At least since the seminal paper on countertransference published by Paula Heimann in 1950, it is quite well known in dynamic psychotherapy that the emotional reactions stirred up by patients in their therapists, together with the thoughts which go along with them, may be a relevant source of information.
However, there are broad divergencies among the different schools and authors about the relevance to be given to these elements for understanding and treating patients. This wide array of opinions goes from those authors who think that therapists’ feelings are expressions of the therapist’s intrapsychic dynamics and unresolved conflicts that need to be controlled by self-analysis [Freud (1910) and Melanie Klein (1957)] to those who thinks that they are a particularly sensitive tool for understanding patients’ unconscious [Heimann herself and Henrich Racker (1968)]; from those who think that there are “objective” emotional reactions to some patients in some phases of their therapies (Winnicott, 1949), to those who believe that countertransference (as well as transference) is inevitably a co-construction of both the patient and the therapist – an intrinsically intersubjective and idiosyncratic “co-transference” (Donna Orange, 1995). Which is the position of Control-Mastery Theory in this debate?
In How psychotherapy works, Weiss (1993, pp.80-84) talks about the therapist’s affective responses to a patient as one of the elements which may contribute to the understanding of the patient plan, and his clinical examples show how these feelings may be:
1) Something that patients may push us to feel because of their pathogenic beliefs, but that they hope we won’t need to feel (for example, out of his survivor guilt a patient may push us to feel brighter and more effective than himself);
2) Something that patients felt during their traumatic experiences and that they hope we could teach them how to better manage (for example, a patient who had to take care of a very suffering mother and felt overwhelmed by her pain can make us feel overwhelmed by the task of relieving her suffering);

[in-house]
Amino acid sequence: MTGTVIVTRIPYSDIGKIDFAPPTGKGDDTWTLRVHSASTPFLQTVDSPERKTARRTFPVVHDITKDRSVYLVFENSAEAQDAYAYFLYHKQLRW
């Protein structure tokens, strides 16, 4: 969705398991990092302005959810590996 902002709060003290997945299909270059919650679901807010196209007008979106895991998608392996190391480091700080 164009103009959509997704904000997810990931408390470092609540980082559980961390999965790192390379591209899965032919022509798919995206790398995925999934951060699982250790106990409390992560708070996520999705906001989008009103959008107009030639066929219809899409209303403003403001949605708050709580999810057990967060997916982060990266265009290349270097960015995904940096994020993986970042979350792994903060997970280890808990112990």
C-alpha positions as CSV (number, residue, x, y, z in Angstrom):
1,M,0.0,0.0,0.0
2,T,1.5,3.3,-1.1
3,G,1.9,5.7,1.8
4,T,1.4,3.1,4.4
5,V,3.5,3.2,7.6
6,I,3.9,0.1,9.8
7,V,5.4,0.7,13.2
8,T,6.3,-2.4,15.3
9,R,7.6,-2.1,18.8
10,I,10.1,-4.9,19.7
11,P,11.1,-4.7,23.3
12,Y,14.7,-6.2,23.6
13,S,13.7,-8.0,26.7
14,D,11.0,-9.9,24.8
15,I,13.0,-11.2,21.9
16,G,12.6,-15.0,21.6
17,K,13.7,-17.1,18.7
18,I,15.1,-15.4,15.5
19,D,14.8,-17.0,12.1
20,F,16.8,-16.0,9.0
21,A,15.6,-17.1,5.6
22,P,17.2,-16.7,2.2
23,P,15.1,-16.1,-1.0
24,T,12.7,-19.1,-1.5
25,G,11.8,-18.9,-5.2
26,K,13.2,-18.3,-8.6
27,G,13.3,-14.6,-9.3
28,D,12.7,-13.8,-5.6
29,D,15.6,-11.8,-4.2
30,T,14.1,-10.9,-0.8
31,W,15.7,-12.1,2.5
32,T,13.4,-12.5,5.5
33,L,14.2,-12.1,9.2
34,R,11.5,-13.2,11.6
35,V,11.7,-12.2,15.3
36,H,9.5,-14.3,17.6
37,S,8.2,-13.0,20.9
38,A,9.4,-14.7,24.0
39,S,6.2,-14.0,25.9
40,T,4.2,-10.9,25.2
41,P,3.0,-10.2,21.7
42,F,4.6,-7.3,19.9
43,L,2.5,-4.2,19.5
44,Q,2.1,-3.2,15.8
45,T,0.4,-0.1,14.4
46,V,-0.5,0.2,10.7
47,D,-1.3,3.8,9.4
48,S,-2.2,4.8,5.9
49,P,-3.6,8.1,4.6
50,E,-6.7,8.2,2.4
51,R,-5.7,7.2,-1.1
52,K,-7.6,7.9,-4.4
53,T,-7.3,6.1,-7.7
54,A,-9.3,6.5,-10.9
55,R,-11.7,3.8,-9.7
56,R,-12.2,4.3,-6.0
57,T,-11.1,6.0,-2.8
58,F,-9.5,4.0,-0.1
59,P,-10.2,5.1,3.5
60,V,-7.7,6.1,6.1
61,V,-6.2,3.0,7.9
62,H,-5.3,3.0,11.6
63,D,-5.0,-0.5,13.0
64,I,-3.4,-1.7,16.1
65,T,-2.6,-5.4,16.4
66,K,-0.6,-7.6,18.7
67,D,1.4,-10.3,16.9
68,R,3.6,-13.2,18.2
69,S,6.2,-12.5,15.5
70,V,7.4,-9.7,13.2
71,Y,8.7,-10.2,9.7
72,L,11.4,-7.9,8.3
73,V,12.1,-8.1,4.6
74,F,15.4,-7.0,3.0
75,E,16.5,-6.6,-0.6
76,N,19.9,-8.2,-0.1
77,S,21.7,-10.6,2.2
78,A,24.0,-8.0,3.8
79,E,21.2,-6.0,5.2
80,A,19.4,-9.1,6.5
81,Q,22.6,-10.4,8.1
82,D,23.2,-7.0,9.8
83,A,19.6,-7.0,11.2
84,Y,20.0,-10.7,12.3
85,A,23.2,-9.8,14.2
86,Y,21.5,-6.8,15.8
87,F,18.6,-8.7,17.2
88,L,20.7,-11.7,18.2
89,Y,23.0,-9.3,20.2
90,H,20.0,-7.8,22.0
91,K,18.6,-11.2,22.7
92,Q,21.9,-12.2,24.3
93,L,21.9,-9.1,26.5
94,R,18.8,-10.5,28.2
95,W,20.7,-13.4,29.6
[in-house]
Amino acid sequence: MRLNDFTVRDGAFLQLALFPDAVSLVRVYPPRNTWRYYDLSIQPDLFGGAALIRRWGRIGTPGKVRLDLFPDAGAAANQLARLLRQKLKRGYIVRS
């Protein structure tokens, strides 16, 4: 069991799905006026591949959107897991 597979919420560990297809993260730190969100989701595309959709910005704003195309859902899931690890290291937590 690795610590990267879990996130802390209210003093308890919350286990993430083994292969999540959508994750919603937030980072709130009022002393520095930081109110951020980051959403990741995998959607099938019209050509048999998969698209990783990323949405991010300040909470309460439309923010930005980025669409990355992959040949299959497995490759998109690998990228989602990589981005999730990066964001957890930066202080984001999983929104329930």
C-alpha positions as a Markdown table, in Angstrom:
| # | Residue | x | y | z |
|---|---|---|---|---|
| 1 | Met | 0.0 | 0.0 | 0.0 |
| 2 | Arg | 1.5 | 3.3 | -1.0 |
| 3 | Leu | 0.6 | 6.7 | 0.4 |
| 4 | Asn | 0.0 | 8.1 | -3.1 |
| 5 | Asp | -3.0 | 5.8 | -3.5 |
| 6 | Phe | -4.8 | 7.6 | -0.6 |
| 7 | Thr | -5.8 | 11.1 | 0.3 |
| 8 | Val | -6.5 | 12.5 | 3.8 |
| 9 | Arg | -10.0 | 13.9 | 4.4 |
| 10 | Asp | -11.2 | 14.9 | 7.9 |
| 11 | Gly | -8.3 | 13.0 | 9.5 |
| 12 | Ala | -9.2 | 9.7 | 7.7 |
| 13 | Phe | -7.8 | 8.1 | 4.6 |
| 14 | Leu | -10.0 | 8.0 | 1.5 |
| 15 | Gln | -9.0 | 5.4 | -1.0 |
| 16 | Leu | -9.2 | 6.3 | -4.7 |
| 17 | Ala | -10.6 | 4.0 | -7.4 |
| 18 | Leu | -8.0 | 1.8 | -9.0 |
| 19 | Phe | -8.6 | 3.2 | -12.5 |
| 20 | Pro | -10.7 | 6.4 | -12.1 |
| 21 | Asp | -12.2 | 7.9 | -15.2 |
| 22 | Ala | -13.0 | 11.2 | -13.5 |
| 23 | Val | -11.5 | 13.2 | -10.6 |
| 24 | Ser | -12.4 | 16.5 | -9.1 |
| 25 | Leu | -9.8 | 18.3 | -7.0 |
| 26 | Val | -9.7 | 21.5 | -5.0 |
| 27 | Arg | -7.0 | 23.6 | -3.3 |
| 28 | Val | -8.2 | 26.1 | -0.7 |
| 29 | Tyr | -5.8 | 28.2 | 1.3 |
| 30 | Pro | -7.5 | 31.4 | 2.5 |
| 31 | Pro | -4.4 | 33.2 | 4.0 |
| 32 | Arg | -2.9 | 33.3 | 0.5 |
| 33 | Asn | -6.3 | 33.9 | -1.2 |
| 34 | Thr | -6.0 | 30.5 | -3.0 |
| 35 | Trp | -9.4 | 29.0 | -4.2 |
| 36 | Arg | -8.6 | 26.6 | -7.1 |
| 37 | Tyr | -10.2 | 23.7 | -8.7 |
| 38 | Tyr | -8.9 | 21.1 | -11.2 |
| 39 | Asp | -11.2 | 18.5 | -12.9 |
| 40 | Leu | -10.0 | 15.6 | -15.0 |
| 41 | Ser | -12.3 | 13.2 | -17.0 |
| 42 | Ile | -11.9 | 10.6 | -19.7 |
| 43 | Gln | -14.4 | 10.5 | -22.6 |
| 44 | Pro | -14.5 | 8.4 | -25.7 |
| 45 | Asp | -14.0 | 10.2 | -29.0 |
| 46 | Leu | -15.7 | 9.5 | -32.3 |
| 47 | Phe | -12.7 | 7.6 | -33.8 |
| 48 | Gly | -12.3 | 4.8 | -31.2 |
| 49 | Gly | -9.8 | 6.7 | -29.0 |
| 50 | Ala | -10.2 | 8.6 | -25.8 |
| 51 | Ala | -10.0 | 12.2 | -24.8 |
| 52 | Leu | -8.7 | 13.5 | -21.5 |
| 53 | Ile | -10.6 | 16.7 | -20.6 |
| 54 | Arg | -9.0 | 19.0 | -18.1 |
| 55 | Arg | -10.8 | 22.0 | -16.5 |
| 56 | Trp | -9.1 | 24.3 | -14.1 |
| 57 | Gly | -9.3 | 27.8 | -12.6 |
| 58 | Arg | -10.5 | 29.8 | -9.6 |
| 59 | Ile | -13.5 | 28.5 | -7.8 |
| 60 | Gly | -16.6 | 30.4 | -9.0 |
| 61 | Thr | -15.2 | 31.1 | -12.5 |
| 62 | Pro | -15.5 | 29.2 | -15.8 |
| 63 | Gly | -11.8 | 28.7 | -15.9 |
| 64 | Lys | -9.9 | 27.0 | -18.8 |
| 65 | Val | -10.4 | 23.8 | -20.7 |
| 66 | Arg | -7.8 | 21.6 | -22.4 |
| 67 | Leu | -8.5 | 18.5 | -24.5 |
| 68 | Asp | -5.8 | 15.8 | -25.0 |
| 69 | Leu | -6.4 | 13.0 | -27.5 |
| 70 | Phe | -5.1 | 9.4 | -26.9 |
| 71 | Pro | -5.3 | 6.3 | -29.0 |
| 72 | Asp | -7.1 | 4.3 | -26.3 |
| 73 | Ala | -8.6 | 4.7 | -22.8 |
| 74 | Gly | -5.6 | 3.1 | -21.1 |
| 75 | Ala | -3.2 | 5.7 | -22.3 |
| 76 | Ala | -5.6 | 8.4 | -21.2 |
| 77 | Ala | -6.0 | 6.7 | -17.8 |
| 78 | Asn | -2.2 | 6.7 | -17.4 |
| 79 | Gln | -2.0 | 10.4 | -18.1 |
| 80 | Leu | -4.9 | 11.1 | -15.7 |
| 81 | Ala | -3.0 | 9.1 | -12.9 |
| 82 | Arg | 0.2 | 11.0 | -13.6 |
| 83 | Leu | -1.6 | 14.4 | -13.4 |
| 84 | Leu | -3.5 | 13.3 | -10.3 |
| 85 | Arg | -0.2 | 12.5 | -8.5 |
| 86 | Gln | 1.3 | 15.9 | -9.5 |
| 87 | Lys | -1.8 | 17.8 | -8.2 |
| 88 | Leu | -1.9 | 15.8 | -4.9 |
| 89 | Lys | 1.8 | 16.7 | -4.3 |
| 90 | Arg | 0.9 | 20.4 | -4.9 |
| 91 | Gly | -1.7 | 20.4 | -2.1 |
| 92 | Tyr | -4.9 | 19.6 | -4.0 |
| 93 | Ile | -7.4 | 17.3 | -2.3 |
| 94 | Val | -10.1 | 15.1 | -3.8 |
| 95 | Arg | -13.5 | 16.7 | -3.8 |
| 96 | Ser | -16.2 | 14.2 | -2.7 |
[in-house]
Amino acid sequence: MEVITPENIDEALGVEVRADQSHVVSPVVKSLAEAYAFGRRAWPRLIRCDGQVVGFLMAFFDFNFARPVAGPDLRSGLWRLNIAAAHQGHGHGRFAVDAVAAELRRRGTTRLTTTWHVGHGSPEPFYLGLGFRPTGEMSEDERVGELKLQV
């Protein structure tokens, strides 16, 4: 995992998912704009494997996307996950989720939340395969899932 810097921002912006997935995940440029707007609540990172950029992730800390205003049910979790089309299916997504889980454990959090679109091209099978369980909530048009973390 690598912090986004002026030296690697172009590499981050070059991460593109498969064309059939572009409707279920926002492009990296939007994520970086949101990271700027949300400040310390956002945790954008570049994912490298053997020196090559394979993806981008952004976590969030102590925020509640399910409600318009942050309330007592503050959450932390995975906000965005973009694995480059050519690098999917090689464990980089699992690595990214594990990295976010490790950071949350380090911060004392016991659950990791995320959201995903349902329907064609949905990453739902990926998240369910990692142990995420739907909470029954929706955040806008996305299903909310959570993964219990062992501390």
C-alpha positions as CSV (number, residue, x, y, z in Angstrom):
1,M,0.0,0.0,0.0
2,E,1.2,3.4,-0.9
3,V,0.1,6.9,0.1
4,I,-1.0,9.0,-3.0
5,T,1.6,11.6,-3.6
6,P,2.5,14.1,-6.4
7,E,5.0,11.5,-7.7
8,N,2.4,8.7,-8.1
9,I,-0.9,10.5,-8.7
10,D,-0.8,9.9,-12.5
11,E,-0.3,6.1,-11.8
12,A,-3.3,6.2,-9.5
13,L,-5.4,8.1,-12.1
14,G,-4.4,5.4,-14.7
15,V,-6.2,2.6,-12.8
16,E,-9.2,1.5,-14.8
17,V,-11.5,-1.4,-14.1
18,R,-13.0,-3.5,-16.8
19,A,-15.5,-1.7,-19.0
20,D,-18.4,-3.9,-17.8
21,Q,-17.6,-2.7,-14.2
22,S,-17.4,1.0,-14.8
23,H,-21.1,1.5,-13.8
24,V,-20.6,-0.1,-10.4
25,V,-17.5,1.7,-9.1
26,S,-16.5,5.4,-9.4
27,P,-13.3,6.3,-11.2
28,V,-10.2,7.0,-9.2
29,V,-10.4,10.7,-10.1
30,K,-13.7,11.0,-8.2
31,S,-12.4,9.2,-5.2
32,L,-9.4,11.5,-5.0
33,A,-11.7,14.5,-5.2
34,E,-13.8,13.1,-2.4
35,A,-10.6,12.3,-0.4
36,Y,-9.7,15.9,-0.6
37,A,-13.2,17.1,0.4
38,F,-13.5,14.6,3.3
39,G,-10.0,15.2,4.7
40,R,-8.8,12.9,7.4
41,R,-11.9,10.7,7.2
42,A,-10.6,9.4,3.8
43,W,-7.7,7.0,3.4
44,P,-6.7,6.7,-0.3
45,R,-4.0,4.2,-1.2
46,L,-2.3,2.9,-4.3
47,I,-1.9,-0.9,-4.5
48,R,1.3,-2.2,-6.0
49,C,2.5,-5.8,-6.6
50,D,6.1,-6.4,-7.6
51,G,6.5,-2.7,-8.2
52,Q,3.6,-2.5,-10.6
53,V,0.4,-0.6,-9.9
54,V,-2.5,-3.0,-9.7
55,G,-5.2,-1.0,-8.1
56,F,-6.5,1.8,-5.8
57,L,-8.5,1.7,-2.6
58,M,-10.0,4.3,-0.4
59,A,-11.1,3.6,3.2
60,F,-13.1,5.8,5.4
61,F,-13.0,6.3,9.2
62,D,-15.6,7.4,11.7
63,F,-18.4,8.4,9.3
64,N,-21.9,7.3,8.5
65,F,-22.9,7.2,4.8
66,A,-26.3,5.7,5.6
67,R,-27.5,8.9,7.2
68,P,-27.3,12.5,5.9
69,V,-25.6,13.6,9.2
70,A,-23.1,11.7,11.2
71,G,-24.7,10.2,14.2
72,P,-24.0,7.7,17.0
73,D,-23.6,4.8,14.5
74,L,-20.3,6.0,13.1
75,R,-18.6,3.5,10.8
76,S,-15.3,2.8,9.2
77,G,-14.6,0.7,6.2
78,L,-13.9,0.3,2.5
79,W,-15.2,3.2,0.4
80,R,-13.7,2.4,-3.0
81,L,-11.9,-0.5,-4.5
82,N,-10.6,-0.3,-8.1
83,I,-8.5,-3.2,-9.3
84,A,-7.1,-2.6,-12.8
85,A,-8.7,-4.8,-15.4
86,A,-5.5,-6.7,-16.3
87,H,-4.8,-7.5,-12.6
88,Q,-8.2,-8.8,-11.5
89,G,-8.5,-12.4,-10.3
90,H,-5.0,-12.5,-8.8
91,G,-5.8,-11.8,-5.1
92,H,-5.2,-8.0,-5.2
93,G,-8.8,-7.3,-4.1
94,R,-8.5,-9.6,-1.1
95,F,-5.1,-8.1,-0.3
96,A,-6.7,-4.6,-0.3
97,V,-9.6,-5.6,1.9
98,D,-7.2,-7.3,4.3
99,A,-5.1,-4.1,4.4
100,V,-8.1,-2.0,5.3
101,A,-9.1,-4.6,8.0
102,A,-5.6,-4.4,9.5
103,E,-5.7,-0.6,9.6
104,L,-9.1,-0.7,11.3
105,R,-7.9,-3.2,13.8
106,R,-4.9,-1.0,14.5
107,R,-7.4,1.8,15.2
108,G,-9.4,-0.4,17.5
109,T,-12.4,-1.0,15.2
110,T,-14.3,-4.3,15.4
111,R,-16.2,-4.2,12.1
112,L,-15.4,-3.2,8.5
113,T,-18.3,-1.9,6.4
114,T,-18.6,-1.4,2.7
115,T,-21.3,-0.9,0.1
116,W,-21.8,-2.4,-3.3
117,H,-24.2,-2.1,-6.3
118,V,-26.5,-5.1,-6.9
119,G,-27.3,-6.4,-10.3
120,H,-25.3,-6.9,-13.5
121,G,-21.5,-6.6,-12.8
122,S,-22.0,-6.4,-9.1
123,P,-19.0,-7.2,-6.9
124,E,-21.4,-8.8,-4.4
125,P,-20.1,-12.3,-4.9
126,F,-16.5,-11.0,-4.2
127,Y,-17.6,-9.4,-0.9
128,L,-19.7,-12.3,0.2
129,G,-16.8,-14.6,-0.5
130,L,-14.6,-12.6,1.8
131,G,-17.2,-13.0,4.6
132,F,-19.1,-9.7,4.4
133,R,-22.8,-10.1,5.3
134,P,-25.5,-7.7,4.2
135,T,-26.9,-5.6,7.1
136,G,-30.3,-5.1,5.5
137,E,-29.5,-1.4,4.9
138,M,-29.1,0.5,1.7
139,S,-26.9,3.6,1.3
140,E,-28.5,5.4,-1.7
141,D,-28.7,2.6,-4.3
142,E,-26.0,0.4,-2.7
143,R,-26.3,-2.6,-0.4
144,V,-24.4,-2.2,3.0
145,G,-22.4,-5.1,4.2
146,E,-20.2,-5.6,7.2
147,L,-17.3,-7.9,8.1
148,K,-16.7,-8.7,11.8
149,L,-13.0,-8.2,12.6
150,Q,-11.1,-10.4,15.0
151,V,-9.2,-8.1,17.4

3) Something that patients hope that we will feel and show so as to disconfirm their pathogenic beliefs (for example, a patient who needs a relaxed and casual interaction because he needs to have disconfirmed the belief that people need him always to work hard and be productive may relate to us in a funny and informal way);
4) Something that patients are afraid that we (also) will feel, because if we will, this would be a confirmation of their pathogenic beliefs (for example, a patient with strong feelings of self-hate may test us in such strong ways that we are tempted to reject him).
As it is possible to see from these brief examples, if on one hand a CMT therapist may use his/her feelings for understanding patients’ goals, pathogenic beliefs, traumas, and testing strategies, on the other hand therapist feelings are a slick tool if taken in isolation. In fact, they can push us to act both in a pro-plan and in an anti-plan way even though they typically say something about what is happening in the patient’s mind. In some cases they are mostly an expression of our idiosyncratic way of reacting to some part of the patient material or some facet of his personality. I can easily recognize in myself, for example, an idiosyncratic irritation when I deal with passive and complaining patients. For these reasons, we can say that our own feelings may be useful for understanding patients, but we do not have to be guided by them in our responses to patients without considering also our own psychic functioning and the patient plan.